CSU agricultural students educate campus community on nutrition

The process food goes through before it arrives at the grocery store is crucial for consumers to understand if they would like to lead a healthy lifestyle, according to members of Assistant Professor Michael Martin’s AGED 330 class.

The AGED 330 class teamed up with other agricultural clubs at CSU to voice nutrition from a farmer's standpoint. (Photo by Veronica Baas)

The AGED 330 class teamed up with other agricultural clubs at CSU to voice nutrition from a farmer’s standpoint. (Photo credit: Veronica Baas)

The class hosted an event Tuesday on the Lory Student Center plaza to educate the Colorado State University community on the production of food. AGED students and members of agricultural clubs came together to answer any questions that people passing may have relating food.

Brett Arnusch, a sophomore agricultural education major and a member of the AGED 330 class, helped organize the event.

“We just wanted to be the administrators that brought all of the ag groups together,” Arnusch said. “If we group as many clubs and as many agricultural groups as we can together, we can actually have a very large voice.”

The class voted on several ideas mid-semester to educate their peers on the food they eat. Since then, the class has worked to bring all the different agricultural clubs together.

“This was a class-driven project,” Martin said. “We had thrown on the board some ideas that we wanted to do related to this. They had this idea and we took a vote, and this was the class idea that won.”

Initially, the class planned on having Cam the Ram with them on the plaza to help attract students.

“It turned out to be smaller due to weather, but we just wanted to show the non-ag students at CSU what’s actually going on in agriculture,” Martin said.

The idea of the project was to look at food production from a new angle: Rather than asking yourself how certain foods ended up on your table, think about how they were produced and in term where they are being shipped from.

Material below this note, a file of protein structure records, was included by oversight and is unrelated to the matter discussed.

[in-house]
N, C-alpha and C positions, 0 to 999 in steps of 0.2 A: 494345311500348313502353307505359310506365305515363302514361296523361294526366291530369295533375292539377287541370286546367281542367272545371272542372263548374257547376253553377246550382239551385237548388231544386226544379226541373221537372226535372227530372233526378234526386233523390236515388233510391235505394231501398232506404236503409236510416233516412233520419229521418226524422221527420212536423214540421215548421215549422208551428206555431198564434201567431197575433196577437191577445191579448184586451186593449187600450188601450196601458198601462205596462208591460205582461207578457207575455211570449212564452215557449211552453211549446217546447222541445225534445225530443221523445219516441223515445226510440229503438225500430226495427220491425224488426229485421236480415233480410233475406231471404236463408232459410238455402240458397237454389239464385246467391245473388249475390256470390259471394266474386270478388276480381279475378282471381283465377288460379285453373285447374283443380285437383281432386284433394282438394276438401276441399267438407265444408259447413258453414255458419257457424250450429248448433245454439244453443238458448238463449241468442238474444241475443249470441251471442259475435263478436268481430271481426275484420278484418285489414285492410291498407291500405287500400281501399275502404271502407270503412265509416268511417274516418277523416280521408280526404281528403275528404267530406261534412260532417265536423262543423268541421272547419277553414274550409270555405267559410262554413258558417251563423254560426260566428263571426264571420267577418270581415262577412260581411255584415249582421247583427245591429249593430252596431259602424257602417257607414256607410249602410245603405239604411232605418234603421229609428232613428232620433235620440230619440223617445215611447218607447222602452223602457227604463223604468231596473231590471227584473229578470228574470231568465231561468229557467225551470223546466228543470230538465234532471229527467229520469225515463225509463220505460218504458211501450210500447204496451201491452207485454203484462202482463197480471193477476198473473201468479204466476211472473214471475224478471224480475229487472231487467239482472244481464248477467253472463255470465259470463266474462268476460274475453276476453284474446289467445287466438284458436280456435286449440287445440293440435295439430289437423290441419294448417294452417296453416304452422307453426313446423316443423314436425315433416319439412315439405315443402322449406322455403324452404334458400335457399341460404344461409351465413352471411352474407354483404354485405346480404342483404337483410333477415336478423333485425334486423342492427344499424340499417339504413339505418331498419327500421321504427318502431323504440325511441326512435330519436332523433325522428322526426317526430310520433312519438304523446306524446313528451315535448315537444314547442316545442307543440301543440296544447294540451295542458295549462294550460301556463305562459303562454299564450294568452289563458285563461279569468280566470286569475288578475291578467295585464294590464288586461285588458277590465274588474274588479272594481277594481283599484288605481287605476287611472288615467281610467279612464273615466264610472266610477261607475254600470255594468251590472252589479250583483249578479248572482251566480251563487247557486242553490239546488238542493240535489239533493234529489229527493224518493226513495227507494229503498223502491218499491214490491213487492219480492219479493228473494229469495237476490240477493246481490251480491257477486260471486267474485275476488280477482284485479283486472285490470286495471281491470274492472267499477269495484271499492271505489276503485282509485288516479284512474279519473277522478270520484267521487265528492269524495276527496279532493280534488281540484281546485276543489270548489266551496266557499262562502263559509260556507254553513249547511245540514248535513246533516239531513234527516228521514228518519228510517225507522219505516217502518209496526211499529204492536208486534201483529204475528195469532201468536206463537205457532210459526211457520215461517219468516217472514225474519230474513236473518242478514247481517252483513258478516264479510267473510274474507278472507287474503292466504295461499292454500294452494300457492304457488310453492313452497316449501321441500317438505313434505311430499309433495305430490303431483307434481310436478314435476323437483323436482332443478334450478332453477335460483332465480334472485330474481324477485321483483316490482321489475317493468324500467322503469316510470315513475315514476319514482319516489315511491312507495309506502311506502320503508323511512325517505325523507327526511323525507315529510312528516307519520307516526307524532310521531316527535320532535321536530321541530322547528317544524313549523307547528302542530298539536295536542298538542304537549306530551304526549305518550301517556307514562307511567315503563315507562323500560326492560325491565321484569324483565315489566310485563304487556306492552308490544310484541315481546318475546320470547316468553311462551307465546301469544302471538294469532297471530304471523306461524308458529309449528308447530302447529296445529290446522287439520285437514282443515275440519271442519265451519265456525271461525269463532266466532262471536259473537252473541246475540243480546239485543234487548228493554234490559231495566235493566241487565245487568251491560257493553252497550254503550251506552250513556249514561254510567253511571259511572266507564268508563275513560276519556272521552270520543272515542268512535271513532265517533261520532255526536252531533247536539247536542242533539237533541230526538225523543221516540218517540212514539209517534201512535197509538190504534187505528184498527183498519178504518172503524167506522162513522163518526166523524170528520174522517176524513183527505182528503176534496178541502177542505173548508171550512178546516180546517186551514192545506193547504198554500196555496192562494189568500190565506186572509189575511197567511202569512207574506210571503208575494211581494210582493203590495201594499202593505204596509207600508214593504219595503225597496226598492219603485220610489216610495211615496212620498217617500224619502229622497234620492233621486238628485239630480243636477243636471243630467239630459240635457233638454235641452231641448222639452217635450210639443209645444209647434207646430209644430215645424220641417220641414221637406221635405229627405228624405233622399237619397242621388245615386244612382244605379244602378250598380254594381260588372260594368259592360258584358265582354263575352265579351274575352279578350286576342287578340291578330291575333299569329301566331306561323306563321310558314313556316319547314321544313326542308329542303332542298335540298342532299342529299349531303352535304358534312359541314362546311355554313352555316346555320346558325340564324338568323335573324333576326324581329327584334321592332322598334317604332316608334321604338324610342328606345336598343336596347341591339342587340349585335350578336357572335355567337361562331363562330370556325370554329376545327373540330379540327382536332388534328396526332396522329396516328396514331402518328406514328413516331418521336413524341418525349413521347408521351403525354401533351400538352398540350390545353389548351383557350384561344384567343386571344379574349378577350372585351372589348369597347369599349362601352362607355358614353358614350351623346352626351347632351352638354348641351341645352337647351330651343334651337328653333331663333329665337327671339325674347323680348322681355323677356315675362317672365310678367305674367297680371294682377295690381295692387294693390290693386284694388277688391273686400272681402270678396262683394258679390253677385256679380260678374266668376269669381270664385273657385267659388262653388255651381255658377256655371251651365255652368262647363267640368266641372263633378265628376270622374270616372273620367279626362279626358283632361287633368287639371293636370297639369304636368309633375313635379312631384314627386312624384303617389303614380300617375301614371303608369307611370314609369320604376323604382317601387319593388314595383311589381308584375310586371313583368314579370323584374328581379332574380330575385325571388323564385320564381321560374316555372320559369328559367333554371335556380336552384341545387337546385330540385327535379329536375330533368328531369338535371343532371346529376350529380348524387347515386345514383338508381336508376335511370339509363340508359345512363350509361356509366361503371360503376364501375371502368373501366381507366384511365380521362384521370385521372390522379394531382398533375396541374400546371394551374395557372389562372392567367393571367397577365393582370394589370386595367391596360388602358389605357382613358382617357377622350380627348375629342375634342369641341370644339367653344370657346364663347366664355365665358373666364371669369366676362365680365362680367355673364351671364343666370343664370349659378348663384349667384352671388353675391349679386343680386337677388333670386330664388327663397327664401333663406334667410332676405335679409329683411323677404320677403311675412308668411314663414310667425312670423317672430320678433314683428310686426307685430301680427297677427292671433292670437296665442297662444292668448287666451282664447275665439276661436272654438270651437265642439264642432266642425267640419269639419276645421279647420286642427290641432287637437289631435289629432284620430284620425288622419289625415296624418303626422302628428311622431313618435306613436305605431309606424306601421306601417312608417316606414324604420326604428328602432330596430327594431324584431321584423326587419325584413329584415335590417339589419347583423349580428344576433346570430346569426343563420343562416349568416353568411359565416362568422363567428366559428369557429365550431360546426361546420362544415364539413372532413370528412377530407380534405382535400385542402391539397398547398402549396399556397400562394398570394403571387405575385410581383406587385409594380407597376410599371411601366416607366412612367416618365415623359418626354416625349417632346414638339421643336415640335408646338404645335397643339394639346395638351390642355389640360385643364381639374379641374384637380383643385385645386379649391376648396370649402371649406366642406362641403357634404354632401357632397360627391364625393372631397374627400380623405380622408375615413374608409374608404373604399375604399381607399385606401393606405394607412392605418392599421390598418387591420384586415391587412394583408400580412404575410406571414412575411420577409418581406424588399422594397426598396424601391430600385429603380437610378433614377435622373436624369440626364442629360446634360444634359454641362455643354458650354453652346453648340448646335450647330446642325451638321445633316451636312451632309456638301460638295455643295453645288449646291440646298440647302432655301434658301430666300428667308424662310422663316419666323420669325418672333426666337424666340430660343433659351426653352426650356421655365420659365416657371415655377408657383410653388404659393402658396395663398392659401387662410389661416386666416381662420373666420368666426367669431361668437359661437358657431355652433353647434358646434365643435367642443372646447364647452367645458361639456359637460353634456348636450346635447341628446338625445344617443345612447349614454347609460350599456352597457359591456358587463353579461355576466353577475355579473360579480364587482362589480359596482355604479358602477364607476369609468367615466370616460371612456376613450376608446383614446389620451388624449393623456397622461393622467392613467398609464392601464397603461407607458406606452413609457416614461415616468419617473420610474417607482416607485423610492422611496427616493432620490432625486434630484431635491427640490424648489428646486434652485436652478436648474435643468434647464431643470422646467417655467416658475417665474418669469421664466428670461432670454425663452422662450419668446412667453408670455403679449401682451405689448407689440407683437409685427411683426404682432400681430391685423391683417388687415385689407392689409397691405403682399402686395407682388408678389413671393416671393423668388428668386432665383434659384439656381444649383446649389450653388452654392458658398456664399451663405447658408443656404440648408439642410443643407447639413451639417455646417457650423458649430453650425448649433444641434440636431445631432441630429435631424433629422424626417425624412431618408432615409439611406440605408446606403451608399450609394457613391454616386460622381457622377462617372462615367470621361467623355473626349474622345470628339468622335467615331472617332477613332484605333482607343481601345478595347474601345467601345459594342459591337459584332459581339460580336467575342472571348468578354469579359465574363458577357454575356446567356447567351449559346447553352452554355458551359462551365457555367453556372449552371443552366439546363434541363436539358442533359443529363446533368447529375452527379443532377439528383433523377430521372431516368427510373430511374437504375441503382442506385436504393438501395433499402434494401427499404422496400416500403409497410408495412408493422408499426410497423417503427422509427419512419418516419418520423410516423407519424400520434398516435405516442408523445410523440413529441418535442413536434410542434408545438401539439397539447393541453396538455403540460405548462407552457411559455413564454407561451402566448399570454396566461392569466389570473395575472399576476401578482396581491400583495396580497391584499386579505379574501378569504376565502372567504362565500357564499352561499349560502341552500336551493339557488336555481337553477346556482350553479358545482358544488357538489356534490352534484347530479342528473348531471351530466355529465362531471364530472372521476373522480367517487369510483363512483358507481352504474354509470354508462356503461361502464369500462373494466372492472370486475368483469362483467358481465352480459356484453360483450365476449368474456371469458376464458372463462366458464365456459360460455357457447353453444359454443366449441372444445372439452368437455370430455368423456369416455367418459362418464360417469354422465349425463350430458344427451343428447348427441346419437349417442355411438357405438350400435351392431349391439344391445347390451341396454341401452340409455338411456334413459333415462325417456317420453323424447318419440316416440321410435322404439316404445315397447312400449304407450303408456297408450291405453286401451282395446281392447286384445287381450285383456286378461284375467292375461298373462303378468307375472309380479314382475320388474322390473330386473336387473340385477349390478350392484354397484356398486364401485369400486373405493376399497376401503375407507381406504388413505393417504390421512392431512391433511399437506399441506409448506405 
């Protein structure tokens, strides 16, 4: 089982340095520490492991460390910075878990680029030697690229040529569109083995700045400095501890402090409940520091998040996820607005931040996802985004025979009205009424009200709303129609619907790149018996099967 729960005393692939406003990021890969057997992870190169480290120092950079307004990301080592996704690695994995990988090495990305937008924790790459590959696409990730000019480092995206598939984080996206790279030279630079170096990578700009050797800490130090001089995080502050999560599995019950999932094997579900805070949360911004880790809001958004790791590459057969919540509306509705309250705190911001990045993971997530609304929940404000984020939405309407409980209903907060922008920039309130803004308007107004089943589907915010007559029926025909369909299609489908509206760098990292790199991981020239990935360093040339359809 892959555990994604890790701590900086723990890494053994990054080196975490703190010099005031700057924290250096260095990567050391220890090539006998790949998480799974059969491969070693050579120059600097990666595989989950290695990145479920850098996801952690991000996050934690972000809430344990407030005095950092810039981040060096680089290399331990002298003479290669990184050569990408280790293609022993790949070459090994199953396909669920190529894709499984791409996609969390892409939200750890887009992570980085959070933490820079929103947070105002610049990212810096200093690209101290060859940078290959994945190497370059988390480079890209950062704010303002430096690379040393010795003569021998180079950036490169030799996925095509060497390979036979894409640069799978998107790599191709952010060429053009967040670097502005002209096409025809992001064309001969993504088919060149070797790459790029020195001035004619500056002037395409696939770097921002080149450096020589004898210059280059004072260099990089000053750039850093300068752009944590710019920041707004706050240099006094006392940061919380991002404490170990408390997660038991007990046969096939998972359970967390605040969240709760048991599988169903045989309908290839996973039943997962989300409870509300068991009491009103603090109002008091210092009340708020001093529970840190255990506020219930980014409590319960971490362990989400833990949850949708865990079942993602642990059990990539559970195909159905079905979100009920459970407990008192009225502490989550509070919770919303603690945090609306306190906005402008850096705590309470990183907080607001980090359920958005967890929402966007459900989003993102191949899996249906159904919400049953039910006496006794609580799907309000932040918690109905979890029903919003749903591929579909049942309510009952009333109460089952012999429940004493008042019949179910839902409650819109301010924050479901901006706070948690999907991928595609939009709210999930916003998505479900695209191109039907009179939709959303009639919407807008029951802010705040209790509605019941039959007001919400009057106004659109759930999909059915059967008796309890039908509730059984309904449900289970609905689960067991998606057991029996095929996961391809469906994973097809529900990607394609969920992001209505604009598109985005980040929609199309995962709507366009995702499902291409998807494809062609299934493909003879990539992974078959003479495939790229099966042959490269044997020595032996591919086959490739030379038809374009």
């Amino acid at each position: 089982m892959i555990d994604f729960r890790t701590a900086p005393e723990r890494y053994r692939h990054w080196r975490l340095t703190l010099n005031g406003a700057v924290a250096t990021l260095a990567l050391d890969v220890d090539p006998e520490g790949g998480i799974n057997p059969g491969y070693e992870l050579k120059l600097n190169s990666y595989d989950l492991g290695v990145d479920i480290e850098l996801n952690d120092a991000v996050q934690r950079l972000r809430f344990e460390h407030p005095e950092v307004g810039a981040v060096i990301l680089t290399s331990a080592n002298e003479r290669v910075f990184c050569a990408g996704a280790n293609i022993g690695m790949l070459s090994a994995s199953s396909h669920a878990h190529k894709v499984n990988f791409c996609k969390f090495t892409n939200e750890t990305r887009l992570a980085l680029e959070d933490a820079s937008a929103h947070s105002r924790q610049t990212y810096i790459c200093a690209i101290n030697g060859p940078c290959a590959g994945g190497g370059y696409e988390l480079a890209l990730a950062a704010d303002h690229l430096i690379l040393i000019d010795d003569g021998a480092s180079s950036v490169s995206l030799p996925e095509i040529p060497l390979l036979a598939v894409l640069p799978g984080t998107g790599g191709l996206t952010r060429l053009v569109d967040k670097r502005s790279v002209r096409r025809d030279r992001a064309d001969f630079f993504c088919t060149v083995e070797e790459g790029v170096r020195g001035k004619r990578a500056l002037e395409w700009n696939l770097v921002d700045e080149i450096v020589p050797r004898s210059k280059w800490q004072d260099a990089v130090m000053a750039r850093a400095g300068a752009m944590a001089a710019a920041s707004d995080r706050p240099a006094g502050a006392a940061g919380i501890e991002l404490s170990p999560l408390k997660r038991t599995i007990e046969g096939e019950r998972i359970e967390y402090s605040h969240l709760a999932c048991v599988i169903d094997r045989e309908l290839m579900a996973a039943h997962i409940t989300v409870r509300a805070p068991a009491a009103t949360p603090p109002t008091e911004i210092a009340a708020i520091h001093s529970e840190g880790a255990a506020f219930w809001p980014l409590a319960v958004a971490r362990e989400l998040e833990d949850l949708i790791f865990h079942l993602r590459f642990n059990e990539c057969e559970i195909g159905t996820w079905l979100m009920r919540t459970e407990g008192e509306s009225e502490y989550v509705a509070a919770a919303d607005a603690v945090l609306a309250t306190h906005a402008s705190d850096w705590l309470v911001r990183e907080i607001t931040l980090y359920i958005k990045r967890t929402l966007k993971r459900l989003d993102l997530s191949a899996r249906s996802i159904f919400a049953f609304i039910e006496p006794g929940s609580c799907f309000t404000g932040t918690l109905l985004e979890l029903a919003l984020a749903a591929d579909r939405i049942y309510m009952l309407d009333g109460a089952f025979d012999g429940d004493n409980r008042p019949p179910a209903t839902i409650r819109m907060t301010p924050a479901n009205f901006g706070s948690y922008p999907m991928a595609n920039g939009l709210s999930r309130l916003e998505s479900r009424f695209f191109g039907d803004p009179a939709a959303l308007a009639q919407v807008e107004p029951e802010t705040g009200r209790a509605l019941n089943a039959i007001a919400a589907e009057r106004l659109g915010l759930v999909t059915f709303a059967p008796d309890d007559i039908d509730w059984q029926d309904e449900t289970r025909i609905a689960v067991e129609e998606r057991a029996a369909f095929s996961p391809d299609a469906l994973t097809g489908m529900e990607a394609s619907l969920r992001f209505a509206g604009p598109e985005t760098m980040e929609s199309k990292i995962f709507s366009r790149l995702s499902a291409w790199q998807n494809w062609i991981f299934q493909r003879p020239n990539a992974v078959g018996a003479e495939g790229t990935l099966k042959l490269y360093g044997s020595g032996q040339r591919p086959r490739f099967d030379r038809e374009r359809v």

“A lot of people talk about farm to table, right now we’re taking the approach of table to farm,” Martin said. “We think it’s an interesting way to have a discussion with people who may not know a lot about production ag, but know a lot about food.”

booths

Members of the Agronomy Club (left) and the CSU Collegiate Farm Bureau Chapter (right) teamed up on the plaza to answer questions about food production. (Photo credit: Veronica Baas)

Several groups ran booths on the plaza to reach out to students. Representatives from the CSU Collegiate Farm Bureau Chapter, Alpha Gamma Rho, Ag Ed Alliance and the CSU Agronomy Club came together to provide nutritional education.

Macy Child, a junior studying soil and crop sciences, represented Ag Ed Alliance as she answered student questions about hormones, pesticides and anything else regarding food.

“We’re here to inform the students and anyone on campus about where their food comes from,” Child said. “It’s a little more in-depth and kind of a backwards twist on what people think is in their food and what actually is.”

This article was published in The Collegian November 17, 2015.

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